Bharatvarsha is the mother to a lot of inventions, which are widely used even today. Often we attribute these to the colonial powers since they were the ones who took it from here to the rest of the world. Pythagoras theorem, Arabic numerals, Heliocentric theory are some popular examples. The contribution of the Vedic civilisation was not just limited to the sphere of maths and astronomy but it also had significant impact in many basic aspects of life which made it very convenient.
In this article I shall be touching upon some things we use daily and which owe their origin to the oldest culture of world.
The natural fibres like cotton and jute originated in India. Prior to this, the Greeks used to wear animal skin. During the 5th–4th millennium BCE, the Indus Valley people started cotton and jute cultivation. Hence was born the art of spinning and weaving. Cotton was referred to in a Rig-Vedic hymn mentioning “threads in the loom.” Herodotus, an ancient Greek historian, mentions Indian cotton in the 5th century BCE as “a wool exceeding in beauty and goodness that of sheep.” When Alexander the Great invaded India, his troops started wearing cotton clothes that were more comfortable than their previous woollen ones.
Surprised? Yes, it is indeed true; toilets that used water were used in the Indus Valley Civilisation. The cities of Harappa and Mohenjo-daro had a flush toilet in almost every house, attached to a sophisticated sewage system. Each house in Harappa had a private toilet with link to the covered drains outside. The architects of the Indus Valley were masters of the science of sanitation, which sadly got lost with the demise of the great civilisation.
People belonging to the Indus Valley Civilisation were the earliest to use buttons. Buttons were made from seashell, stones or metals and some buttons were carved into geometric shapes and had holes pierced into them so that they could be attached to clothing with thread. These buttons were more of an ornament or decoration rather than fasteners.
The oldest preserved measuring rod is a copper-alloy bar which was found by the German Assyriologist Eckhard Unger while excavating at Nippur. The bar dates from c. 2650 BC and claimed to be was used as a measurement standard. Rulers made from Ivory were in use by the Indus Valley Civilisation prior to 1500 BCE. Excavations at Lothal (2400 BCE) have yielded one such ruler calibrated to about 1/16 of an inch—less than 2 millimetres. Ian Whitelaw (2007) holds that ‘The Mohenjo-Daro ruler is divided into units corresponding to 1.32 inches (33.5 mm) and these are marked out in decimal subdivisions with amazing accuracy—to within 0.005 of an inch. Ancient bricks found throughout the region have dimensions that correspond to these units.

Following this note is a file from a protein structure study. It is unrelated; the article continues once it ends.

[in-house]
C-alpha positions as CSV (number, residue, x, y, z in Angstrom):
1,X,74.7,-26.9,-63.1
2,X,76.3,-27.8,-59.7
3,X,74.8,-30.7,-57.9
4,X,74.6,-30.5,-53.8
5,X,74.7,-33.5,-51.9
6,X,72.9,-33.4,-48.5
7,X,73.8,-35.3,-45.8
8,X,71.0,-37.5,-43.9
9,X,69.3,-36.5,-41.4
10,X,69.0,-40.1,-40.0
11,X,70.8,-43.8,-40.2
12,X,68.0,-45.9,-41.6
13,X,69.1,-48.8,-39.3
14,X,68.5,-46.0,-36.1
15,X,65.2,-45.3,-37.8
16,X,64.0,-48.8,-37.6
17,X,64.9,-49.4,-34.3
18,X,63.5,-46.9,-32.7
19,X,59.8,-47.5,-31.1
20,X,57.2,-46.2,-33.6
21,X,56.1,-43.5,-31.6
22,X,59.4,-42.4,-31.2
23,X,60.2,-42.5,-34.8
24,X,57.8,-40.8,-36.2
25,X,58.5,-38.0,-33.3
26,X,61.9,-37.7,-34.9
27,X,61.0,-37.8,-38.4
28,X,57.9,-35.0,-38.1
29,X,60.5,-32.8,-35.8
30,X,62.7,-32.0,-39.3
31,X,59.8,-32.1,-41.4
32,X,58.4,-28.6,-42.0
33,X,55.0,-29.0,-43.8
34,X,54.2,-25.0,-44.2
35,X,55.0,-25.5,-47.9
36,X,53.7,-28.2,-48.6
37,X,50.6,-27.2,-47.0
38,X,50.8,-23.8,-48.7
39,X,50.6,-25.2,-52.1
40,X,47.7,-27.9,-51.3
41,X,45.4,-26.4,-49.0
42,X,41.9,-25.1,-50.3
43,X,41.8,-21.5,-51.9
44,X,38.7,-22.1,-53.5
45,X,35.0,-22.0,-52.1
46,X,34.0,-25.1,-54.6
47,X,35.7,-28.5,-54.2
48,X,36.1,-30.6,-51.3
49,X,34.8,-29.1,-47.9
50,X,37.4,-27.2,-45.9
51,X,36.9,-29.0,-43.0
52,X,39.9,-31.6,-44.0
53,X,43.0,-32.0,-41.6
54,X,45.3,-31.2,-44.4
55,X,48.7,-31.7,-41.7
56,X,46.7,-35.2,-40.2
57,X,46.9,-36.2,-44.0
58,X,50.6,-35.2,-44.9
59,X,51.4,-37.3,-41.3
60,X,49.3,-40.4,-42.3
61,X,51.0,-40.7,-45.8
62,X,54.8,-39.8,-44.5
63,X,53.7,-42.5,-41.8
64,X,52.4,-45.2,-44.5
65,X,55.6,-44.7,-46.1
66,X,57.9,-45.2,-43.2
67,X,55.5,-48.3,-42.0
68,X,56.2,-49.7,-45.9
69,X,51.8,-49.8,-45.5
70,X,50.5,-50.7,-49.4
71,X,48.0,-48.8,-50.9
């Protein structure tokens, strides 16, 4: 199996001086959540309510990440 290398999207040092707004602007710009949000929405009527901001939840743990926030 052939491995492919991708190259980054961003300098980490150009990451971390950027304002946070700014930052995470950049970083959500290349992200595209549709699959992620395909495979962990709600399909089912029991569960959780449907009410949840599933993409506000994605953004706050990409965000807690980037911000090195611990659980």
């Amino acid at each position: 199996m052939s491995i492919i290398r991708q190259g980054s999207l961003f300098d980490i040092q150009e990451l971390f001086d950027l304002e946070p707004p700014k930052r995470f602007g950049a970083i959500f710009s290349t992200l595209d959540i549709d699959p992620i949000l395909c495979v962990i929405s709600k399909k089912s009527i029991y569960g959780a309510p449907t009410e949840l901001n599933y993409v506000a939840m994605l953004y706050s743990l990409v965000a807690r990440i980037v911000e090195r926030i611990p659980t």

No wonder the ancient Indians had such lustrous manes. As early as the 1500s, people in India used the pulp of a fruit called soapberries combined with some herbs and even hibiscus flowers to keep their hair on point. When British colonial traders were going back and forth between India and England, they took the notion of shampooing your hair to Europe. Yes, it’s true, prior to that strands in the Western world were left on their own — probably quite dirty.
The term shampoo itself has its origin in the sanskrit term, ‘champoo’, which means to soothe and massage. Most of us have gotten a ‘champi’ from our mothers or the local barber. Starting out as a word, it meant first to cleanse and massage your hair. The ages that have gone by remember a Bengali man called Sake Dean Mohammed, who started a small parlour in 1762 called Mohammed’s Indian Baths which specialised in shampoos. It got many accolades as the practice of a head massage while cleansing your hair became exceedingly popular. He was later appointed as the Shampooing Surgeon to George IV and William IV.
Pretty exciting, isn’t it? So next time you button your shirt or shampoo your hair, remember it was made in India…